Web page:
Unfortunately, we have not gotten to the place where this the way of life in American politics. It’s still just 2008, and American politics is in transition from the old to the new politics. In the past ten years, we’ve watched the new politics being born: From MoveOn to Dean for America to 2006 to Obama: it’s growing out there, people-powered and not following a leader but providing their leaders with somewhere to go with the millions of supporters right there, standing by their side. But we’re not there yet. Hillary’s old-time politics cost her this nomination (her decision to stonewall her vote on Iraq was the ultimate in old-timing, a decision based not on her values or on morality but on what would serve her campaign best). Obama’s rejection of that kind of politics is, as Smith notes, transforming, at the very least, the Democratic Party.

But what about us? We, the people. The folks on the ground, the ones who’ll give $25 to Obama and then another $25 to David Brock. Do we heed Obama’s words and shun those groups, or do we accept harsh “reality” and help fight fire with fire? Those of us who share Obama’s vision of a new politics, do we go all-in with him or hedge our bets? The pot is huge; the possibilities, both for success and failure, are tangible and tantalizing.

Who is right? Brock and Podesta, or Obama? Can a positive, person-to-person, issue-oriented campaign win in 2008? Can we win this fighting clean?

Or will it take a knee to the neocons’ groin?

  • Bill R. (unverified)

    This is an interesting question. I am inclined to think that one should play on a level playing field. Obama's campaign has been fueled by small donors, and will continue to be. But rich donors can help and counterbalance the attacks by the R's 527s, people like George Soros, who want to help. Personally I want to consider it more closely, but I am inclined to think that it's a mistake to leave out the option of 527s as long as the other side is going to use them. It doesn't have to be dirty.

  • Chuck Butcher (unverified)

    Personally I'd like to hear lots about Chuck Keating and others of influence on McSame. Barack won't go there.

  • Dan (unverified)

    I think this is the campaign trying to claim the high ground early on against the Republican 527's but I doubt it is going to work.

    There are a lot of great progressive groups out there not attached to the campaign that have been here before his administration and will be afterwards too, to cut them off is going to be very hard to do to say the least. It is through these progressively minded groups that we've been fighting the fight so far, and no one should be expected to abandon any one of those groups for a single candidate, as great as that candidate is.

    I can see why they want to control the message as much as possible but I question its practicality.

  • sandra (unverified)

    Gosh, he hasn't got the nomination yet and you are already pulling off your costumes and masks to reveal you are the equivilent of the right wing of the republican party- and it wasn't New Politics at all-but the left wing of the democratic party-smelling exactly like the despicable, deplorable nutty republicans-which is why we would lose the general election.

  • James X. (unverified)

    Obama doesn't want "more of the pie." These are billionaires. After they've given $2300, and have gotten their friends to give $2300, they can give no more to Obama. It's not like if these billionaires gave $50,000 to a 527 they'd have nothing left for Obie. I think Obama does want control over their message, though, and believe they have more than enough money to drown out McCain. I really do think Obama wants a more positive campaign than some 527s might like to create.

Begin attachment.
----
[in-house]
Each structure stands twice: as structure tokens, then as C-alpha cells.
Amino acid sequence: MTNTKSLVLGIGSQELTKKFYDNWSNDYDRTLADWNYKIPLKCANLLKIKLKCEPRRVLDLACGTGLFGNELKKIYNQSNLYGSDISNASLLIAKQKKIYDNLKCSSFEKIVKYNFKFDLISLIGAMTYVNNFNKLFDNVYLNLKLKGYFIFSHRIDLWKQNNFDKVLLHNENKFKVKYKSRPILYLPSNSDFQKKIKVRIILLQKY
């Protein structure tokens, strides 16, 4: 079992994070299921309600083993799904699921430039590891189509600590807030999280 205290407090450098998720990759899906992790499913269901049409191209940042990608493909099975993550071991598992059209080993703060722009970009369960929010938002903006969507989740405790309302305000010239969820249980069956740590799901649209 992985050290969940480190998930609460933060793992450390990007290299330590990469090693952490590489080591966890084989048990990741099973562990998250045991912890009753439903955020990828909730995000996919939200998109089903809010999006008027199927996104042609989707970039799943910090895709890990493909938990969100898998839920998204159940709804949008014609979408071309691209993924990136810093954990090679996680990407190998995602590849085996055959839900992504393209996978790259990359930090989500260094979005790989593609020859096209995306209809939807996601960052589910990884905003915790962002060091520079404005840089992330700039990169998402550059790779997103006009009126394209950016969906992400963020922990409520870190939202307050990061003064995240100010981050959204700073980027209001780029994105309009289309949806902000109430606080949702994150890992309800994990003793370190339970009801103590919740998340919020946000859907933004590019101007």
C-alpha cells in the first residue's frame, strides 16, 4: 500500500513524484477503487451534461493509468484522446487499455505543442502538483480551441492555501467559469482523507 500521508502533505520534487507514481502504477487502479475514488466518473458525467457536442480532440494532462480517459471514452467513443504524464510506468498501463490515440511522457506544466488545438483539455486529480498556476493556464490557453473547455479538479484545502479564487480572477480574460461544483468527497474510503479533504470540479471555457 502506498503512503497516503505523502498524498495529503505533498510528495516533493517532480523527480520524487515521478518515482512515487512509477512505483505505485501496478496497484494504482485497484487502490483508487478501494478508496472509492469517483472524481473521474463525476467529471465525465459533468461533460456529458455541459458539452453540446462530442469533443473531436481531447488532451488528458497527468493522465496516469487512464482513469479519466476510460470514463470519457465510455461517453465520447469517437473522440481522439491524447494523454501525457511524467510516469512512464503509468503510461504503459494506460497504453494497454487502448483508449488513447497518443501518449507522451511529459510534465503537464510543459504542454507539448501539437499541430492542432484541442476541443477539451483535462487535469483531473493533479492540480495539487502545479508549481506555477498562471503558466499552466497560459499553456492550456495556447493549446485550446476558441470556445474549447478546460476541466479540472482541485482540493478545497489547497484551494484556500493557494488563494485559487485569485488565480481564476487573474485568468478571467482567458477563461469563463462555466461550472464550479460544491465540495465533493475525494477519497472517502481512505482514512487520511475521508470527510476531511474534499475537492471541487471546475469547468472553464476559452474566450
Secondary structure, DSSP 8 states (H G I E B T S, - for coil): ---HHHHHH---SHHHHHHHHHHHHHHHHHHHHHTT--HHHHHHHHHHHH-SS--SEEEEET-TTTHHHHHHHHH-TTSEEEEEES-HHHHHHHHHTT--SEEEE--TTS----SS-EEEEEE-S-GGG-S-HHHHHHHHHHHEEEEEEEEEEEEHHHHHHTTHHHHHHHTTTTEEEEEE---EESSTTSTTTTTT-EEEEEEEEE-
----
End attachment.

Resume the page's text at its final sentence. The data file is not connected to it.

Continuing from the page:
• James X. (unverified)

    Gosh, Sandra, you found me out. I'm not really an Obamabot, I actually care first about principles like a woman's right to choose, no needless wars, health care for all, taking responsibility for the Earth's welfare, and other hideous features of the "left wing of the Democratic party" that my costume and mask were hiding.

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    Sandra: Welcome back from the coast. Congratulations on WV. Gotta feel proud.

    This is a tough call and not without real and assumed risk. But what if ? What if we went along that with which appeals to our better nature ? I assume most people, regardless of political stripe, really are weary of the same old , same old. But. But we still see it because it works with so many voters. Part of me wants to think " No, people have become more savvy thn that." But then I hear people from WV talk about how " I can't vote for anyone with the name of Hussein..." ( M. Carlson/AP Wire) or watch some union guy who's pension has probably been jacked discuss with Steve Kroft why he'd be reluctant to vote for Obama ( who his union endorsed) because he "heard he was a Muslim."

    This requires a significant leap of faith.

  • Bill R. (unverified)

    Speaking of the Muslim smear, McLatchy News did an expose on that. Turns out it was a Clintonite that got that e-mail campaign going, someone retired from intelligence work. I've even seen that Muslim baiting thing coming from a Clintonista here on Blue Oregon. Real uplifting! But hey, goes along with the modeling from their candidate, who is courting the "hard working, white people." Hillary Clinton, the George Wallace of 2008 in pant suits. "Segregation now, segregation forever," especially when one of them wants to be president.

    The nomination is his, Sandra. Deal with it!

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    Layoff the "pant suit" thing, would you, Bill?

    What John McCain and Barack Obama wear are also "pant suits".

  • Larry (unverified)

    Funny that many of the same people who call out White Bigotry against Obama (as right they should) have no problem (in fact don't even recognize that they are) promulgating sexist smears like "pant suits" against women.